A commercial for Kenner's Indiana Jones large-size Indy figure, which I don't remember:

Finally, forget Indy, look out for "Bedrock Jones:"

See you this Memorial Day weekend (unless you're vacationing, in which case I'll see you next week), when I hope to have a proper Memorial Day tribute. Thanks!

Sunday, May 18, 2008

Classic Rock that Really Rocks!

If you like that rock'n'roll stuff the kids are always listening to, like I do, you will be amazed by this.

Have you heard the classic rock song "Carry On Wayward Son" by Kansas before? Of course you have. Have you heard it played solo by a grade-school age Japanese girl on an electric synthesizer before? Not like this. You go, girl!

Sunday, May 11, 2008

In Defense of Ewoks

Hello everyone! I'm sorry it took a week for me to post again, but things have been busy in the geek household this week. First off, a Happy Mother's Day to all the moms, moms-t0-be, grandmoms, nanas, mother figures, and of course, my wonderful Mom, Mom-in-law, and beautiful wife and mother of my children.

This leads right into my discussion of Ewoks (naturally).

This year is the 25th anniversary of the release of Star Wars: Return of the Jedi (Episode 6 if you're counting). This installment of the saga introduced the little furry characters known as Ewoks. Many hardcore Star Wars fans were turned off by the inclusion of the Ewoks, regarding them as silly and nothing more than characters for young children to enjoy. Personally, I've never understood the derision. Yes, they were for the kids, but the films have always been intended for a family audience.

Andrew Zilch is also mystified by the Ewok-haters. Zilch is an independent film producer and director and part of an Internet comedy troupe called Runaway Box. One of his contributions to the troupe is this lovely hymn defending the honor of the Ewoks. This is awesome, and it features a surprise appearance by a legendary Star Wars figure.

Andrew can also bee seen in one of my Valentine's Day posts; he appears as the character Marty in one of the love ballads there (Feb. 11th post).

For any other Ewoks fans out there, here is an entire episode from the mid-80s animated series that appeared on ABC:

Finally, here is the classic Ewoks celebration song from the original version of Return of the Jedi--sung barbershop quartet style. Makes sense.

Thanks as always!

Monday, May 5, 2008

Iron Man Tribute 2

Well well well, looks like Iron Man had a great weekend. It grossed over $100 million! Nice work. So nice, Marvel Comics has already announced a sequel, along with several other new film projects, including classic Marvel heroes Thor, Captain America, and The Avengers. Check out this report from the Associated Press:

Thor appeared in an Incredible Hulk reunion TV-movie in the late 80s. Captain America appeared in a bad TV series in the late 70s as well as a bad direct-to-video feature film circa 1990; The Avengers had a brief animated series in the 90s on the UPN network. Hopefully these new projects will be bigger and better than what has preceded them. Fortunately, as with Iron Man, Marvel itself produced the film rather than licensing the character to outside forces, so that may help ensure quality control.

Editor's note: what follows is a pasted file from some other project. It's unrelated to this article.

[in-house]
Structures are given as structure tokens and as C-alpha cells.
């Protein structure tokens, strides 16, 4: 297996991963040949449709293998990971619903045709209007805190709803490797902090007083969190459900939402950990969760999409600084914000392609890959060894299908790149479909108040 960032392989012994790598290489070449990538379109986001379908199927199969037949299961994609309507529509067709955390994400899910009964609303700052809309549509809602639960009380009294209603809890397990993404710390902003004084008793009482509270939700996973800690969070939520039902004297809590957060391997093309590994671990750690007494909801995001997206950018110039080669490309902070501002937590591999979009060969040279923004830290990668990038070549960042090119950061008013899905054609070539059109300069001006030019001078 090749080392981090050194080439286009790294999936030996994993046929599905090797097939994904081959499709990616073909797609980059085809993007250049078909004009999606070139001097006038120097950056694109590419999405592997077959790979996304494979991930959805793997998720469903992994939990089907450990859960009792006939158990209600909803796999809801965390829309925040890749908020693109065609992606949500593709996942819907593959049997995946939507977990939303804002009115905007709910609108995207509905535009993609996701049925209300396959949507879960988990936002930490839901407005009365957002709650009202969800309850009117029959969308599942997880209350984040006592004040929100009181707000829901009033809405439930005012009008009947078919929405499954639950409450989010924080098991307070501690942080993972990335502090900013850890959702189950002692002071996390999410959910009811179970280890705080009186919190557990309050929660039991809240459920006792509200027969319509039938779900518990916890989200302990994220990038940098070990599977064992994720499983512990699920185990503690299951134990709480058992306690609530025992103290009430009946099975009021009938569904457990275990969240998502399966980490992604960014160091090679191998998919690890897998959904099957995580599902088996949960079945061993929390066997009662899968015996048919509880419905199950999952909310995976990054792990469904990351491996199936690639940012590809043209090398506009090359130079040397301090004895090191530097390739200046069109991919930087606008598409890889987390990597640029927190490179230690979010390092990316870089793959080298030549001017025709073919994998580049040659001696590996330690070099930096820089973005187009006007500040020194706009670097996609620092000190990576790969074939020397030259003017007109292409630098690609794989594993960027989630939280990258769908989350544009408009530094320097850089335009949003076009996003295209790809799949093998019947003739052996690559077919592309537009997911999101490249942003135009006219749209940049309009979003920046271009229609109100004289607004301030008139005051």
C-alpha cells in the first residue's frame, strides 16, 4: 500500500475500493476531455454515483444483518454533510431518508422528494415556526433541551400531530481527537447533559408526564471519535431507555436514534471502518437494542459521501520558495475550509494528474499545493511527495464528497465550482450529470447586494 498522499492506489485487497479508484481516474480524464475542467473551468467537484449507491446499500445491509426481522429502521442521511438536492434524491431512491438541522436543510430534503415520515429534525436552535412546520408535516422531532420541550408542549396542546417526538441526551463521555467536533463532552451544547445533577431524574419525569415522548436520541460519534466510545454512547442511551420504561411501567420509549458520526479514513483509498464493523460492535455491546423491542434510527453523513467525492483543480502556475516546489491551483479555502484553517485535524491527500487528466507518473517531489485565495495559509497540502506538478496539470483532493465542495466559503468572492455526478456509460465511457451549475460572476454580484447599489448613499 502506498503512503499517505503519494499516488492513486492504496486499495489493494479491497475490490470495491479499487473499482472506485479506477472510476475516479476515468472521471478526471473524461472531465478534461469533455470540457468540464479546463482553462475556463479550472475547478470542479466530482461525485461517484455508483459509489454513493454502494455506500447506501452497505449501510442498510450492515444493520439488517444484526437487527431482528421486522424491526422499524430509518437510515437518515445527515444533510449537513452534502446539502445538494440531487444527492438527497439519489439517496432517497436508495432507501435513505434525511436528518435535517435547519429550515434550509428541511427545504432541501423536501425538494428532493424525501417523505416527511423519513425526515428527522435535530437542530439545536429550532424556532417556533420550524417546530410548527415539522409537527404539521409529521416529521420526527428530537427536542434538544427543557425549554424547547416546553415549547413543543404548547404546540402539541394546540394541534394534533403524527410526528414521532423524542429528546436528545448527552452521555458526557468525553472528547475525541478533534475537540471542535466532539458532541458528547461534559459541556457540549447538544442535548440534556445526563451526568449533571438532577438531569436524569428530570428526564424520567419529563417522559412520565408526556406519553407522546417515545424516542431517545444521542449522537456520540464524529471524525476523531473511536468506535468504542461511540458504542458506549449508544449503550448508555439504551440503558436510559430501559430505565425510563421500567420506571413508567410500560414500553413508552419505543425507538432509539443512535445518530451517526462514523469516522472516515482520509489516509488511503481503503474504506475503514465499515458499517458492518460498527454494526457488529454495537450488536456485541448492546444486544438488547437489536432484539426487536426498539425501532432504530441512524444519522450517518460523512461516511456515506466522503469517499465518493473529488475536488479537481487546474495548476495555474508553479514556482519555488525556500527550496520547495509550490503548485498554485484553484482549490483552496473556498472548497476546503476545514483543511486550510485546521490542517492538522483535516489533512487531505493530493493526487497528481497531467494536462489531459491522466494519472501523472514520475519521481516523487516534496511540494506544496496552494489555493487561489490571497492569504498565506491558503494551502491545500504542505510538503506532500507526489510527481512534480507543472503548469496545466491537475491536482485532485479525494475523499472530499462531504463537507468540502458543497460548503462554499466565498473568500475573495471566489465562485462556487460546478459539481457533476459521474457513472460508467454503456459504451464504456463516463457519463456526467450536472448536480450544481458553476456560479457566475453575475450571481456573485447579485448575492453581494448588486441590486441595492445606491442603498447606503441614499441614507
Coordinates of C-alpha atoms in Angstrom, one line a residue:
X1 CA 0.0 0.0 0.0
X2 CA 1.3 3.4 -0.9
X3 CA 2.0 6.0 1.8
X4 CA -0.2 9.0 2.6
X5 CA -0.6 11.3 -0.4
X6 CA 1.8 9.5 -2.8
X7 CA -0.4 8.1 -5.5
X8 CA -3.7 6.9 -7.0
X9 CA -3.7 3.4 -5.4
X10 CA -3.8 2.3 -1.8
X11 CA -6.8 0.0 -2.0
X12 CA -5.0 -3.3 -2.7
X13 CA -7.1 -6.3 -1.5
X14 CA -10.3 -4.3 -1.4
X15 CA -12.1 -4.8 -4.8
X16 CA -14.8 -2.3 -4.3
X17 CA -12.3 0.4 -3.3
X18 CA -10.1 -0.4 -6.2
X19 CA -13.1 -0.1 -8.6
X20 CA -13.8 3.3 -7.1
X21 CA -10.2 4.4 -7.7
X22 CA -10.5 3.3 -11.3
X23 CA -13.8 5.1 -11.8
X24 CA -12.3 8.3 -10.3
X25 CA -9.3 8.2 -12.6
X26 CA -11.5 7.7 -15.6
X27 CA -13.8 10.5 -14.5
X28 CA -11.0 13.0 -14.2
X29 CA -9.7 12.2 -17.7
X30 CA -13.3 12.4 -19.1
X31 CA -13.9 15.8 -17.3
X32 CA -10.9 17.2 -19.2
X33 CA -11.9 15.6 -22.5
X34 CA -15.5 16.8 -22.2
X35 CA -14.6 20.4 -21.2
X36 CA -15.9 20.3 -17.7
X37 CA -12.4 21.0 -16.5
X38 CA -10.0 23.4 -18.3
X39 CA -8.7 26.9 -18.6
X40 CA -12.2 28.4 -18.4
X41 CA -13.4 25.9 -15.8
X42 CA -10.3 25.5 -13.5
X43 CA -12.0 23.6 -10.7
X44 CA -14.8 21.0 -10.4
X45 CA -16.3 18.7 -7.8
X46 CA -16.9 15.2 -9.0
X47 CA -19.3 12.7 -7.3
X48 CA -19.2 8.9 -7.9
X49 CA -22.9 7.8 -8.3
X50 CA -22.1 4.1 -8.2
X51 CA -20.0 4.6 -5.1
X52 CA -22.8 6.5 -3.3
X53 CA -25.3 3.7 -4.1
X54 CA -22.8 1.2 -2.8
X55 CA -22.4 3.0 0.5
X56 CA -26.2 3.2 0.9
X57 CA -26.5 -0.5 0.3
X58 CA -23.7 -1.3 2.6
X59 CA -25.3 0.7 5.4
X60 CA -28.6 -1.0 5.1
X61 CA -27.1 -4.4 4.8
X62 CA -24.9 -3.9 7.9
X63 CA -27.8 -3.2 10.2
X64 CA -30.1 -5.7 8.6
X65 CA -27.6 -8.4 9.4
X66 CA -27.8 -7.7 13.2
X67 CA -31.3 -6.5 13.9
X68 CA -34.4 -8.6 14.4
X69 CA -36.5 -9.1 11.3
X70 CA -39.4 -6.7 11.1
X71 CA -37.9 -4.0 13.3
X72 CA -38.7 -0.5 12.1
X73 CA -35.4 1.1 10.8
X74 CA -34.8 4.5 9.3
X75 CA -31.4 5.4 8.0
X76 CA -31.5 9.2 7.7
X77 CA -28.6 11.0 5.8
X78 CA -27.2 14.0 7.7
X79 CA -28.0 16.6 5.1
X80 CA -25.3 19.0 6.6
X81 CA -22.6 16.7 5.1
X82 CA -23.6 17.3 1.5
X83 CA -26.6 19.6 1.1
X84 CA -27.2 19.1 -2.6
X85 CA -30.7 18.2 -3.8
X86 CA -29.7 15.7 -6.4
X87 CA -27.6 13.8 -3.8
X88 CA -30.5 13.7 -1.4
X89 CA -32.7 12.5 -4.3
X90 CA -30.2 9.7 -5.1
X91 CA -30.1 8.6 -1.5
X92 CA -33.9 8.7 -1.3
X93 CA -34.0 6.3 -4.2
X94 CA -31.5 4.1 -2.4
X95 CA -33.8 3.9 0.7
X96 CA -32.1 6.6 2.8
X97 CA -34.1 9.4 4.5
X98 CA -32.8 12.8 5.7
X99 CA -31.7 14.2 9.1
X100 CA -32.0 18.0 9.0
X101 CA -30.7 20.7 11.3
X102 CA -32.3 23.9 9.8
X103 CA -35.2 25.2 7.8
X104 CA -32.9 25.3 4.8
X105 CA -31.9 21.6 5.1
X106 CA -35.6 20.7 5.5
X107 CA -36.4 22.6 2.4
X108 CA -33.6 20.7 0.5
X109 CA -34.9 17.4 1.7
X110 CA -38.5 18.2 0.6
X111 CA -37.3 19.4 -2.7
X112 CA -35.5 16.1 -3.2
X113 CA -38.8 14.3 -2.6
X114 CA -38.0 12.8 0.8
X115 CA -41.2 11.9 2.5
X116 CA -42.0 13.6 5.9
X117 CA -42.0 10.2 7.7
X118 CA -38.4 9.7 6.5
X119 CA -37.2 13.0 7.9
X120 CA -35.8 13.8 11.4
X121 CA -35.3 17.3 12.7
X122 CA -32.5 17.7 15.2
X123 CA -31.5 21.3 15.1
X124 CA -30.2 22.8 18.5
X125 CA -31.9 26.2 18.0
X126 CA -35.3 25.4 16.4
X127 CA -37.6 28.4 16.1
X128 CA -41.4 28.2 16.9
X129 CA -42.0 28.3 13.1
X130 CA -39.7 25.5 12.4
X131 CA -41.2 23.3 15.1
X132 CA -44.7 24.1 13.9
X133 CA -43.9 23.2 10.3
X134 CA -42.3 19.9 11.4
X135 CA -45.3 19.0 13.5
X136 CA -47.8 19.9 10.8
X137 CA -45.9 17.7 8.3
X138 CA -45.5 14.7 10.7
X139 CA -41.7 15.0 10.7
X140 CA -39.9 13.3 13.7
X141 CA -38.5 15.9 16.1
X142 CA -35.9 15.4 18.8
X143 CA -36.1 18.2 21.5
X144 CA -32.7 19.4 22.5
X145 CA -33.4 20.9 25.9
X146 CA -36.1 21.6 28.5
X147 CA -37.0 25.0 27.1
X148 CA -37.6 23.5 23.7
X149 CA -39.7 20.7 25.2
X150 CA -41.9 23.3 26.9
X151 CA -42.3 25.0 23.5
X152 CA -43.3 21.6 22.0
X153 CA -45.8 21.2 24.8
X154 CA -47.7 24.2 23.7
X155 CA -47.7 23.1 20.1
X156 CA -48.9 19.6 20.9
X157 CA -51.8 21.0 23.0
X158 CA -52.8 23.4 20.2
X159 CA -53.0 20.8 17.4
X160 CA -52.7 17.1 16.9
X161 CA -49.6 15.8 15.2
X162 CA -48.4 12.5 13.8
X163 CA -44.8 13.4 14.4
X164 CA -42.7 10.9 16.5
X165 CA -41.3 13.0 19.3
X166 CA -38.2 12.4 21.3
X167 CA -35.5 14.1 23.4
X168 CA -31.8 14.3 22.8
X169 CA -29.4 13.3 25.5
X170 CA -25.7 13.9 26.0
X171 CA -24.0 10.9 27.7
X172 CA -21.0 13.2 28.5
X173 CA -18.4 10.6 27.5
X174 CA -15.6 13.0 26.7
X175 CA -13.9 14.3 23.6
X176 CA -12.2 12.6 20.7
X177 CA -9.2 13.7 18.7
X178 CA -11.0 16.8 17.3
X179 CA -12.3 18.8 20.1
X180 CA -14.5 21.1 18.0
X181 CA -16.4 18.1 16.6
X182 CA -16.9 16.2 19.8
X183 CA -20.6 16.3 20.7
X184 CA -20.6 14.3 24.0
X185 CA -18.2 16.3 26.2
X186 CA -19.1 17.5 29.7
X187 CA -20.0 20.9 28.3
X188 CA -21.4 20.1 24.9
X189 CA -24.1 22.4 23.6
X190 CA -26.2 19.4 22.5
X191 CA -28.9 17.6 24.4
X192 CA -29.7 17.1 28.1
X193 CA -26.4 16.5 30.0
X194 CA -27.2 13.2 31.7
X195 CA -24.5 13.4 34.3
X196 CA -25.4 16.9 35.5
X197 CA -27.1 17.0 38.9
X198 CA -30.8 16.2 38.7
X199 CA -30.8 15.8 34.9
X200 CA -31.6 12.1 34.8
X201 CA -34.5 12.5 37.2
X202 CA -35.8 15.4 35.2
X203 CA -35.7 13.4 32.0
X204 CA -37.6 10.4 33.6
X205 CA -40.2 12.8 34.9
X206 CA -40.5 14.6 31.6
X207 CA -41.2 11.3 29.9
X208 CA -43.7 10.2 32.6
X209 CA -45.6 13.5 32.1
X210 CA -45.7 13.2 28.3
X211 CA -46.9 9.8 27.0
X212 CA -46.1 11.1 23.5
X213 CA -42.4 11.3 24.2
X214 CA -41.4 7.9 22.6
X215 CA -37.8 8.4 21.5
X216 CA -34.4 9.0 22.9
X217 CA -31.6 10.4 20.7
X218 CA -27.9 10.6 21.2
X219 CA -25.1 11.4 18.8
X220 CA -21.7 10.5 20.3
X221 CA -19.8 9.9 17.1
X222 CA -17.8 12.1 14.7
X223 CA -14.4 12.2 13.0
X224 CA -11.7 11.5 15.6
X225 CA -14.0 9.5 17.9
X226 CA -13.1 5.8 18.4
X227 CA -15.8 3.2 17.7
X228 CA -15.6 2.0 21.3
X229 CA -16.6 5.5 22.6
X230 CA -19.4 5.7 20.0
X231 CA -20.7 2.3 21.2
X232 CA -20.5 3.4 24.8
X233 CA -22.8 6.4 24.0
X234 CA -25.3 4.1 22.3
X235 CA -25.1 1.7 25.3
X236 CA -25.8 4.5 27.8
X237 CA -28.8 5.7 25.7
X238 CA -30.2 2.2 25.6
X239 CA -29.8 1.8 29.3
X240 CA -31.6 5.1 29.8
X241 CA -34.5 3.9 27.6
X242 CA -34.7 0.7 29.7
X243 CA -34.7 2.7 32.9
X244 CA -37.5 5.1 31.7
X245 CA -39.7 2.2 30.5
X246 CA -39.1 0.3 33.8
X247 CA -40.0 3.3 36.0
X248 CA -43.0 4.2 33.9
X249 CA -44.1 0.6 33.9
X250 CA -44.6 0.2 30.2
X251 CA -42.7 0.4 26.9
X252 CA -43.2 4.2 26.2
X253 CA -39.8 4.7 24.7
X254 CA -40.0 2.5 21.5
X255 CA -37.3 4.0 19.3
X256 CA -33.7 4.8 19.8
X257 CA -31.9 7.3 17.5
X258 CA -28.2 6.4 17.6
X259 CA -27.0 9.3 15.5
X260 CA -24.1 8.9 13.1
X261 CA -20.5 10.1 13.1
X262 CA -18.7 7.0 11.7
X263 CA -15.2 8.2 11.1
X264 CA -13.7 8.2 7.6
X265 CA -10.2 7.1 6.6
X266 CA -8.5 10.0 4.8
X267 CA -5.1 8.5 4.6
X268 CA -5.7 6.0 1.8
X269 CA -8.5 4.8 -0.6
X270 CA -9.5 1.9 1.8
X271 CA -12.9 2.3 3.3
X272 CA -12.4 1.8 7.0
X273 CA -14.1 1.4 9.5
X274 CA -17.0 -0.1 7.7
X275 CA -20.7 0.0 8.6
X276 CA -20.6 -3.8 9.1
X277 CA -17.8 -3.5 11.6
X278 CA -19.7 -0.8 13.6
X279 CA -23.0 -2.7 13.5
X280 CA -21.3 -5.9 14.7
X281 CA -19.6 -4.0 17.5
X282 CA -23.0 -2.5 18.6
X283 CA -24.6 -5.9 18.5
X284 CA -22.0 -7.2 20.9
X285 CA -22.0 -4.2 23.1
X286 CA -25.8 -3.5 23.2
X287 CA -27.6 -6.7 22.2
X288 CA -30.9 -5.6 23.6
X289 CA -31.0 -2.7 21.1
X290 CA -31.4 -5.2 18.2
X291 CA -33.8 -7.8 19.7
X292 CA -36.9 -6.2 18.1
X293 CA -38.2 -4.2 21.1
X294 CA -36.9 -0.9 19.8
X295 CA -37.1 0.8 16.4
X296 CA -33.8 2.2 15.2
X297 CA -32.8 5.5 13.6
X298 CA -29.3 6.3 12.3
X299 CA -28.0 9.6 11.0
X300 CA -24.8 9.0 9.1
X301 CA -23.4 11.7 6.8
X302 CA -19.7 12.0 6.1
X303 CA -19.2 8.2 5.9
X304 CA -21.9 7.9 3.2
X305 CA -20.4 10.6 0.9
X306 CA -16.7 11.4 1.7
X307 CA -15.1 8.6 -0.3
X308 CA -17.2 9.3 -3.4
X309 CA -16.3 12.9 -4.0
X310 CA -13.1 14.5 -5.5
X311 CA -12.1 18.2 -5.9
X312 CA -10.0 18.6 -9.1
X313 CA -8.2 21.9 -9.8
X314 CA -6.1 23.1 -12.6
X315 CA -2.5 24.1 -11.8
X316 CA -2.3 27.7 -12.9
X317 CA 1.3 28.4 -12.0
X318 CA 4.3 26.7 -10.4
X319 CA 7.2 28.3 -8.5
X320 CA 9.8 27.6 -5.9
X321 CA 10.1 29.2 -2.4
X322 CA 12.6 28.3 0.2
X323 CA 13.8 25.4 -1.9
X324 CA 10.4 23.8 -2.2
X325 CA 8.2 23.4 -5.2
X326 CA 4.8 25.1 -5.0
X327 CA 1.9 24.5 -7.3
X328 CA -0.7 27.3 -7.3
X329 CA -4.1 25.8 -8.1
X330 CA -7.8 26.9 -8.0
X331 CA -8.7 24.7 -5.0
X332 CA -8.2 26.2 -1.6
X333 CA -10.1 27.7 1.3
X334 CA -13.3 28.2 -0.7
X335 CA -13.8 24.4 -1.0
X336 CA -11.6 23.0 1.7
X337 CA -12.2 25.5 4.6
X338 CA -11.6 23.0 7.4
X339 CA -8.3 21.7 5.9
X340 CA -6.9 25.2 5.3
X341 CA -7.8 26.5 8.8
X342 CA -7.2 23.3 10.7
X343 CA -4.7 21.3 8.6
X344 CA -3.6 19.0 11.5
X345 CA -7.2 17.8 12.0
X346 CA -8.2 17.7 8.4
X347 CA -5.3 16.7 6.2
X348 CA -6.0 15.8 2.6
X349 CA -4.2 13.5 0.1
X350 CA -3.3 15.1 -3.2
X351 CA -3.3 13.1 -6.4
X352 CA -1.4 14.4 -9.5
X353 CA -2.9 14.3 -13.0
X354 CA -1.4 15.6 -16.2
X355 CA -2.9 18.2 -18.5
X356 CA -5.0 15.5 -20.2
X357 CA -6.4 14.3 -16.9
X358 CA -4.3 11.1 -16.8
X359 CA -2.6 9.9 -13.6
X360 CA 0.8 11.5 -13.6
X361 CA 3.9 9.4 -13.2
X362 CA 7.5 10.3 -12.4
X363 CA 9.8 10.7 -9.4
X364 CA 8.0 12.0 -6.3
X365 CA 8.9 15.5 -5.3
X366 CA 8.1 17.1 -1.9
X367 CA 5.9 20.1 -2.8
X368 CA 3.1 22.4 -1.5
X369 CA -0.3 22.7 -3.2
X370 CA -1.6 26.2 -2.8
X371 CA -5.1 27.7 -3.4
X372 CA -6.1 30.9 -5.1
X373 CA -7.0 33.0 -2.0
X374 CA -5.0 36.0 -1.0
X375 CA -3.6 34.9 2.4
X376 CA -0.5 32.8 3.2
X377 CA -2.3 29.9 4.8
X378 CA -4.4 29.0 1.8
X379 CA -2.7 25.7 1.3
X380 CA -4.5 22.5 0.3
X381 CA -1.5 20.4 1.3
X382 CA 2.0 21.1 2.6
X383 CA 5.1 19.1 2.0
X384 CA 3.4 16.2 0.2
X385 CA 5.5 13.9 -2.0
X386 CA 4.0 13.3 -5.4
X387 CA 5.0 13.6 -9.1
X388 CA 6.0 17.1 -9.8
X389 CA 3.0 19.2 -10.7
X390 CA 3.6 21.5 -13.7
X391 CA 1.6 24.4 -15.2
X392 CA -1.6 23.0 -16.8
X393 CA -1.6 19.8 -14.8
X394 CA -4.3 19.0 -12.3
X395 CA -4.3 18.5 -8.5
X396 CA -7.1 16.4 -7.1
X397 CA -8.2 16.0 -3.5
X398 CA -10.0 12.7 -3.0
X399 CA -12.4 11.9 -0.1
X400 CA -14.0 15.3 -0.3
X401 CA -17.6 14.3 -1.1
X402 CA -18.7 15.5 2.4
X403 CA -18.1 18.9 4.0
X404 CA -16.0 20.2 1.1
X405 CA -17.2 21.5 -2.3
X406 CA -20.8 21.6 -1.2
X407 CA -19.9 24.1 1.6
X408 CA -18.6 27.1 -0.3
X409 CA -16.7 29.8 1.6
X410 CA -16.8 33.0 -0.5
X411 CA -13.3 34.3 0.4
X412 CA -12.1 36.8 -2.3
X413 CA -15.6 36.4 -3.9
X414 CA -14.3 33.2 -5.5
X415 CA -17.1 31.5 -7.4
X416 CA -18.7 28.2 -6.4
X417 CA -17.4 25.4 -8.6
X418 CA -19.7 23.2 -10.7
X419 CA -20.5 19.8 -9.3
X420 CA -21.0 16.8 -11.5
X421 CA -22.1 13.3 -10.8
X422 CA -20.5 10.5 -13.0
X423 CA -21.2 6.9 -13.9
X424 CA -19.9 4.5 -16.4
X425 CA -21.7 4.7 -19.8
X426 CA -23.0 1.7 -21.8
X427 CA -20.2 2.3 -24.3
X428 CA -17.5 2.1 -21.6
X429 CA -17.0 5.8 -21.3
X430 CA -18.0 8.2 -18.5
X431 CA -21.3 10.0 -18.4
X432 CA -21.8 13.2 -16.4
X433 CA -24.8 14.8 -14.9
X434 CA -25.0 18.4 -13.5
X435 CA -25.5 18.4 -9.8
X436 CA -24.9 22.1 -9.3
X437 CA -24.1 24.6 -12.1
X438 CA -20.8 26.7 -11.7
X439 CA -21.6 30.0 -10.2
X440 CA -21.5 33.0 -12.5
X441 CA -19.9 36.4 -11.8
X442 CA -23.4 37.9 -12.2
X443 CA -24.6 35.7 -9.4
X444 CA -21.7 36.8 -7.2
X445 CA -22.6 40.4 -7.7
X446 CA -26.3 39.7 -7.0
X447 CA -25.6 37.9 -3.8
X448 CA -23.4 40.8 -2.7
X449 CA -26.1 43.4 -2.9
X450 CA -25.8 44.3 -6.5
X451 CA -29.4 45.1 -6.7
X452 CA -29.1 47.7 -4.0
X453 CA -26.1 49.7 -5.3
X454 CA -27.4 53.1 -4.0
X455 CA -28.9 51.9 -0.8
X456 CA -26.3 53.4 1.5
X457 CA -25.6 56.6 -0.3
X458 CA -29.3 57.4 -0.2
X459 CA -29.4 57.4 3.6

Getting back to Iron Man, here are the cover images I promised last week:

Lastly, here is what is technically a Captain America cartoon, but features Iron Man and the other aforementioned characters appearing together. Like my previously posted Iron Man cartoons, this is from the Marvel Superheroes Hour TV series from 1966.

Thanks! I'll see you this weekend.

Thursday, May 1, 2008

Iron Man Tribute

In case you haven't noticed, the film Iron Man opens this Friday, May 2nd. I'm a lifelong comic book/superhero fan, so I'd love to see this film (as I stated in my Summer Movie Preview). For those unable to make it to the film, or are new to the character, here is a free sampling of ol' Shellhead, as he's affectionately called, in previous media.

Here is an Iron Man comic from 2004 that can be read online:

From the 1966 (barely) animated TV series Marvel Superheroes Hour, here is Iron Man in "Enter Hawkeye," including another Marvel character named, coincidently, Hawkeye. The video quality after all these years is not great, but the quality wasn't great back in the day either.

Here Iron Man fights "The Crimson Dynamo." The video is a bit better here, but the audio isn't great.

Below enjoy "The Other Iron Man:"

This is the opening sequence for the 1990s UPN Sunday morning animated series:

Once again, the trailer for the new film:

Finally, you can't mention Iron Man these days without thinking of the classic Black Sabbath song of the same name (and Ozzy makes his first appearance on my blog!):

That's all for now. I may scan and upload some of my Iron Man comic book covers this weekend if I get the chance.

Now get to your local theater!

I almost forgot: this Saturday is Free Comic Book Day! Get to your local comic book store before the theater!